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With your help, we will double the number of children in Northern Nevada reading at grade level by 3rd grade before 2020 Give and Volunteer

How United Way Helps

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In 2014, after extensive research and input from all 13 Nevada counties we serve, our board of directors  adopted the very critical issue of "children reading at grade level" as its focus area moving forward. This adopted issue is enabling us to better prioritize resources to address key issues in order to make the greatest impact and create lasting change.  Read more about the 'direction-setting process.'

In the process of selecting the issue of "children reading at grade level," we gathered input from residents in the communities we serve, in order to help identify what issues were most important to them. This was completed via two methods: an online survey distributed to more than 4,000 donors and residents (and made available to hundreds more on the website and through viral distribution) and a number of in-person meetings with groups identified by the UWNNS direction-setting team and our board of directors.

"Children reading at grade level" was an issue that was identified within all 13 Nevada counties as an issue that needed to be a priority. Survey results show 75 percent of respondents indicated the top "social issue" in their community was "education."

Nevada's high school graduation rate continues to rank as one of the lowest in the nation and the cost to both the "drop-out" and the entire community is staggering. Statistics show students that do not graduate from high school are more likely to be unemployed, have a child as a teenager, and rely on government cash assistance, food stamps and housing assistance. Every "drop-out" costs the community an estimated $260,000 in lost earnings, taxes and productivity. The impact of the low graduation rate directly affects Nevada's economy by contributing to the lack of an educated, skilled workforce.

There is a proven, direct relationship between early grade-level reading skills and students receiving a high school diploma. Research has shown that third-grade reading scores are a predictor of who will graduate from high school. Studies also have shown that low-income fourth grade students who cannot read proficiently are likely to become our lowest-income, least-skilled, least-productive and most costly citizens of tomorrow. Currently, close to 75 percent of Nevada children are not reading at grade level. The region can address this critical issue, preventing the later problems, by rallying around the initiative to get our children reading at grade level.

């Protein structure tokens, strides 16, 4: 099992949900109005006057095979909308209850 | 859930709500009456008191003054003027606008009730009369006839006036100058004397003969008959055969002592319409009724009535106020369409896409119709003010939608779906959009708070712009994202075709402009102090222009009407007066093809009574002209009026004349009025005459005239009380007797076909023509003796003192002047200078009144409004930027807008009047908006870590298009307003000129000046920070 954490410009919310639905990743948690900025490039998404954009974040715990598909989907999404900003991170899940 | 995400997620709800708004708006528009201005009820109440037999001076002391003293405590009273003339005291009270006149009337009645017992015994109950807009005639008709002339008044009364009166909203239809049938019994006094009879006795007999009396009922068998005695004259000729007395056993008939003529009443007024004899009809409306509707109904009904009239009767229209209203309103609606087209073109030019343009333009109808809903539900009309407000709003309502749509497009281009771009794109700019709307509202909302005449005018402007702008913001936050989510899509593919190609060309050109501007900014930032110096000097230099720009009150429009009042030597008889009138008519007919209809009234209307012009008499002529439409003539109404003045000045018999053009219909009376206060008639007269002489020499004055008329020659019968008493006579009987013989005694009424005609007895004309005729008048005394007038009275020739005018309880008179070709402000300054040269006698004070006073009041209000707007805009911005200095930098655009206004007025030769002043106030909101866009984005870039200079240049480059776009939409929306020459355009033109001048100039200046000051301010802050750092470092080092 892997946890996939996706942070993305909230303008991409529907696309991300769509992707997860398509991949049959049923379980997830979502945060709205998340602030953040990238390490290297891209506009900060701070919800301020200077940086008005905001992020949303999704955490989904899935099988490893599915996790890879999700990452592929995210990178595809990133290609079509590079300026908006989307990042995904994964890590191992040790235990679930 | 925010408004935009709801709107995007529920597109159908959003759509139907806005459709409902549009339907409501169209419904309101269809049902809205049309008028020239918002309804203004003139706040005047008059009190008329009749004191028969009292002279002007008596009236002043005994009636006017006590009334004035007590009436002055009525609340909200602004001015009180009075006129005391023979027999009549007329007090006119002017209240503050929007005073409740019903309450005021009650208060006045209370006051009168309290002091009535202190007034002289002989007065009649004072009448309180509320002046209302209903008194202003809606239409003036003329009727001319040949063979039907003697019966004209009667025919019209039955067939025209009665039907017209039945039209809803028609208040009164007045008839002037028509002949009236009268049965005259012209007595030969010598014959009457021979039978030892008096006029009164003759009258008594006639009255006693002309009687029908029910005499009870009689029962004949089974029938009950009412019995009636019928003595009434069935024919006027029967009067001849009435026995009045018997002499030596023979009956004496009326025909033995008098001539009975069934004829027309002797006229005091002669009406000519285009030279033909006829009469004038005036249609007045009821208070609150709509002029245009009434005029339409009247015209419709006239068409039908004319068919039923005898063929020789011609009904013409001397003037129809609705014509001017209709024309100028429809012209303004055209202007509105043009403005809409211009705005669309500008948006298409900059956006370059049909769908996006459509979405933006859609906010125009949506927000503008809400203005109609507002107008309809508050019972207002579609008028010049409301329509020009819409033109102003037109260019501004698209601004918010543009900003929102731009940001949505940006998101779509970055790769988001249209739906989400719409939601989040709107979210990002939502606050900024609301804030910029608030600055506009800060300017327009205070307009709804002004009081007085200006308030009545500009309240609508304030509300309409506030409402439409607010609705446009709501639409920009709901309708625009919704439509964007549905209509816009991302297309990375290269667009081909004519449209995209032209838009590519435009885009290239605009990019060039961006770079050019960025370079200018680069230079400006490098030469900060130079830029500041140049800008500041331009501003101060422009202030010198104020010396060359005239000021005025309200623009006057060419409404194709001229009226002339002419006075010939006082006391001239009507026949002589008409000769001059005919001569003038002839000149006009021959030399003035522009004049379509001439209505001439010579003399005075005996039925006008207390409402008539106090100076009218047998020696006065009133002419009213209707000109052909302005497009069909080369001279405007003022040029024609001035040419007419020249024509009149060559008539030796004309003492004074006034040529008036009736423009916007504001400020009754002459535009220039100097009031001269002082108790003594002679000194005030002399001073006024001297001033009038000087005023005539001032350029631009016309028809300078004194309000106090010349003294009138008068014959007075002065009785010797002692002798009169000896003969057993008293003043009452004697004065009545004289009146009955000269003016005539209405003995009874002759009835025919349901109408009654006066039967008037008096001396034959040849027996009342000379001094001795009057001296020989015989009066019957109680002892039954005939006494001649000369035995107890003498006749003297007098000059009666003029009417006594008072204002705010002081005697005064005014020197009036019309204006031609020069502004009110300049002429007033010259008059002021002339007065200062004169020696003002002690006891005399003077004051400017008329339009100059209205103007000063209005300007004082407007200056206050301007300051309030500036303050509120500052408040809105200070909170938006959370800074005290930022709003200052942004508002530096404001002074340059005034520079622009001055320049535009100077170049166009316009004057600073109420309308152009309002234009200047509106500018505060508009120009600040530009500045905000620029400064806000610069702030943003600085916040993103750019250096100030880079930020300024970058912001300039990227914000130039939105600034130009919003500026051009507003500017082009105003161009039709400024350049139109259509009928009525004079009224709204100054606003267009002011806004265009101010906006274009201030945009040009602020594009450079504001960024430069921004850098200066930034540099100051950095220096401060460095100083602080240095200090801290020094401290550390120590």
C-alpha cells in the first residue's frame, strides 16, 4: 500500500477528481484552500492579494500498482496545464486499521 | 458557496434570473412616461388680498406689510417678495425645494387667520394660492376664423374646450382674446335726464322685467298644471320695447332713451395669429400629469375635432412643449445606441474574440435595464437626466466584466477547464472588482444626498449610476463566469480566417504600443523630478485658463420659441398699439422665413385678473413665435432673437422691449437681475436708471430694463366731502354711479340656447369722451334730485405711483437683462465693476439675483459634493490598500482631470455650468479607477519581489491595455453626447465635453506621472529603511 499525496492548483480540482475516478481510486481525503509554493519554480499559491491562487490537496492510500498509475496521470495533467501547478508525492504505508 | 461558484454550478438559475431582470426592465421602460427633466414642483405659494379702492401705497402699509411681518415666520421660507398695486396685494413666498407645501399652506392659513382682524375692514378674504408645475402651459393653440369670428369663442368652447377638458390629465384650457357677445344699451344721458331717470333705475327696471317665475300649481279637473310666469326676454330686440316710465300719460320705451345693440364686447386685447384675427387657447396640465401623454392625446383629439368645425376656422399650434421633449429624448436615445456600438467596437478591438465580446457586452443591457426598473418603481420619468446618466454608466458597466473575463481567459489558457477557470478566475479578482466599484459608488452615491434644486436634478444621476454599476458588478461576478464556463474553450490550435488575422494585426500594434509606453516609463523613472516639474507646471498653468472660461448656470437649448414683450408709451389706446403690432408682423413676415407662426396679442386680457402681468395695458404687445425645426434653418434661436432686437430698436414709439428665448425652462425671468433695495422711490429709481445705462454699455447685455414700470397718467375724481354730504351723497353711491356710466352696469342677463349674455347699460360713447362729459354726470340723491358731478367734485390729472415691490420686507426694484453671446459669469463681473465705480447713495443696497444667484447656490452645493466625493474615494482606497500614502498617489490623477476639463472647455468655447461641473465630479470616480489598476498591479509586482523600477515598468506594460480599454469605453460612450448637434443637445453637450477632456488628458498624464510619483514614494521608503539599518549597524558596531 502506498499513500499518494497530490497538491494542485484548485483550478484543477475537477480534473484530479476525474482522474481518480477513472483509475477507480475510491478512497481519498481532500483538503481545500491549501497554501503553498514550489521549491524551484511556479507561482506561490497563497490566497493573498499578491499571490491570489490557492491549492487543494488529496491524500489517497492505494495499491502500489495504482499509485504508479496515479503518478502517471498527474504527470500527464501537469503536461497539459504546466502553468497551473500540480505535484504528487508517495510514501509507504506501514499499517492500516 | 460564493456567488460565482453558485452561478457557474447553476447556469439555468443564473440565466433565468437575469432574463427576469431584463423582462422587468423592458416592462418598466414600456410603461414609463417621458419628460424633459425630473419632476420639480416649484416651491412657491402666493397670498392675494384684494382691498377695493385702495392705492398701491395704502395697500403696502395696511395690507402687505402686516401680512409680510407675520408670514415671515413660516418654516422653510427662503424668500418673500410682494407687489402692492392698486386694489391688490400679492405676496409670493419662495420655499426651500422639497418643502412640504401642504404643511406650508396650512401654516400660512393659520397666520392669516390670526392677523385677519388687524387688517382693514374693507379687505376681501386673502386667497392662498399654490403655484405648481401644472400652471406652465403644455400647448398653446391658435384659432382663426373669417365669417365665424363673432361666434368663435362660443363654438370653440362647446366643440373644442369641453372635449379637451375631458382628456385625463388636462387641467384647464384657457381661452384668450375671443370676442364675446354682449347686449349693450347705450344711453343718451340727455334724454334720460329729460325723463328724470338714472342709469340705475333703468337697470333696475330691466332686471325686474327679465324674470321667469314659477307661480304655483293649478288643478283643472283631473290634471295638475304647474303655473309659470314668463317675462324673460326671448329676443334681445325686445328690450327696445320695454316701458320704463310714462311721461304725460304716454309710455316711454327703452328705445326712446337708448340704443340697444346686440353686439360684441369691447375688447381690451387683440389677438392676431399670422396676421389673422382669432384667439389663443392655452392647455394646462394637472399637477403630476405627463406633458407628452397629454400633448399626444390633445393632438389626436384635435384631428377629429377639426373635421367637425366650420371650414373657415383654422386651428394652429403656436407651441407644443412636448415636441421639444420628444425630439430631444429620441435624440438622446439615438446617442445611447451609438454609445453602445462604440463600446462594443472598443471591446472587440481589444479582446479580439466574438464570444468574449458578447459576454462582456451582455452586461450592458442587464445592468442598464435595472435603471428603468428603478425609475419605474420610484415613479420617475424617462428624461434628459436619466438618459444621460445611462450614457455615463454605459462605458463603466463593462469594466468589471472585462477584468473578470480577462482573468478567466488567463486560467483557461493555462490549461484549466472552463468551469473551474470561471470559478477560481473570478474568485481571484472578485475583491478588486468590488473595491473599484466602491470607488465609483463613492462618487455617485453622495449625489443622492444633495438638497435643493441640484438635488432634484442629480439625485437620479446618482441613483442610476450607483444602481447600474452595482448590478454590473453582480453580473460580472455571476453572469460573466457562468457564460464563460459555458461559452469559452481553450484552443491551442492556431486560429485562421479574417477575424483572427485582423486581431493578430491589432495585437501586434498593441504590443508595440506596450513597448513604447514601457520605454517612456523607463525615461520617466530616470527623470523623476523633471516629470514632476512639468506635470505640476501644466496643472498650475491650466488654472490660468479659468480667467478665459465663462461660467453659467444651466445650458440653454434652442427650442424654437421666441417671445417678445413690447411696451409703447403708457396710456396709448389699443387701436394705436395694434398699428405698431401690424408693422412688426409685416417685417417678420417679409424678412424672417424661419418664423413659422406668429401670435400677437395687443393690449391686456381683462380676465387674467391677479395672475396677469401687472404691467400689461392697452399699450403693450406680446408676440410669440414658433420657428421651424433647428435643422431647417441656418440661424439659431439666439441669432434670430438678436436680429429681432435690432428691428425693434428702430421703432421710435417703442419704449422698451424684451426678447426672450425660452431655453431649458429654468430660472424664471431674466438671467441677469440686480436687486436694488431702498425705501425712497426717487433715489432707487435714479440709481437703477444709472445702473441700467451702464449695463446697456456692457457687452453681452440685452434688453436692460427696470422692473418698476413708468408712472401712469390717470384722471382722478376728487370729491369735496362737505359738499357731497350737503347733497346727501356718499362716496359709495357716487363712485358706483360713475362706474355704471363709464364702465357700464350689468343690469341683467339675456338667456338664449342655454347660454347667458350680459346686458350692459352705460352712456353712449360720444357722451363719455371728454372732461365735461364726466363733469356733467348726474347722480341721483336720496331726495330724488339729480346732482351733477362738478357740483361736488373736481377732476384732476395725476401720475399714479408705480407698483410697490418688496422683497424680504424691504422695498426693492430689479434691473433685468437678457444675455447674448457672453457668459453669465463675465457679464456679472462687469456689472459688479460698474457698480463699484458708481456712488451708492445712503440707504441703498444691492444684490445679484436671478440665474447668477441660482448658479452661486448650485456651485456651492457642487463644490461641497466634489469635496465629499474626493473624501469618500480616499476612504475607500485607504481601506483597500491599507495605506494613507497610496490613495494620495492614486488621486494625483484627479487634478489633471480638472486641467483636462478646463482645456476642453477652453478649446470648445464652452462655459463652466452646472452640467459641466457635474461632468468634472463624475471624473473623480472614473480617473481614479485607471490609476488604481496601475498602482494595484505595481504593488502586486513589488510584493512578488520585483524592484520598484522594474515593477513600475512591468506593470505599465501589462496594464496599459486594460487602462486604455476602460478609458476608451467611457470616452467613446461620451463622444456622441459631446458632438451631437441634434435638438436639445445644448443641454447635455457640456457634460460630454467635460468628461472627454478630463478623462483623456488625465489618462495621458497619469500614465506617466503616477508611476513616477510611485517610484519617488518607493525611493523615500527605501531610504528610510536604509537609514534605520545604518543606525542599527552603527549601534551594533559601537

The issue of "children reading at grade level" is inter-related to the three United Way "building blocks" of education, financial stability, and health. All of these issues are intertwined and aspects of financial stability and health are also critical to helping achieve the goal of children reading at grade level.  Moving forward, United Way's focus on strengthening families continues to address these types of issues.

We have a rich history in working with our community's parents and children on similar issues:

  • Our Born Learning program is a long-standing initiative designed to support early learning and school readiness. The program provides early child development tools, curriculum and training to parents, early learning teachers and caregivers.
  • UWNNS' pilot work of 2011-13 in providing reading intervention to help raise grade level reading scores.
  • Our participation in the national effort, Campaign for Grade Level Reading, geared towards tackling school readiness, chronic absence and summer learning loss.
  • We also partnered with the Washoe County School District in 2013 to combat "summer learning loss" with its Summer Literacy Project. The program provided parent trainings on how parents could support their children at home in learning despite not being in school during the summer months.
  • Our support of Big Brothers Big Sisters allowing them to expand its mentoring and prevention programs to at-risk youth.
  • Our support of the Wells Family Resource Center enables scholarships for children with special needs and low-income and non-English speaking household to receive access to licensed and quality childcare, which includes early learning and pre-kindergarten activities.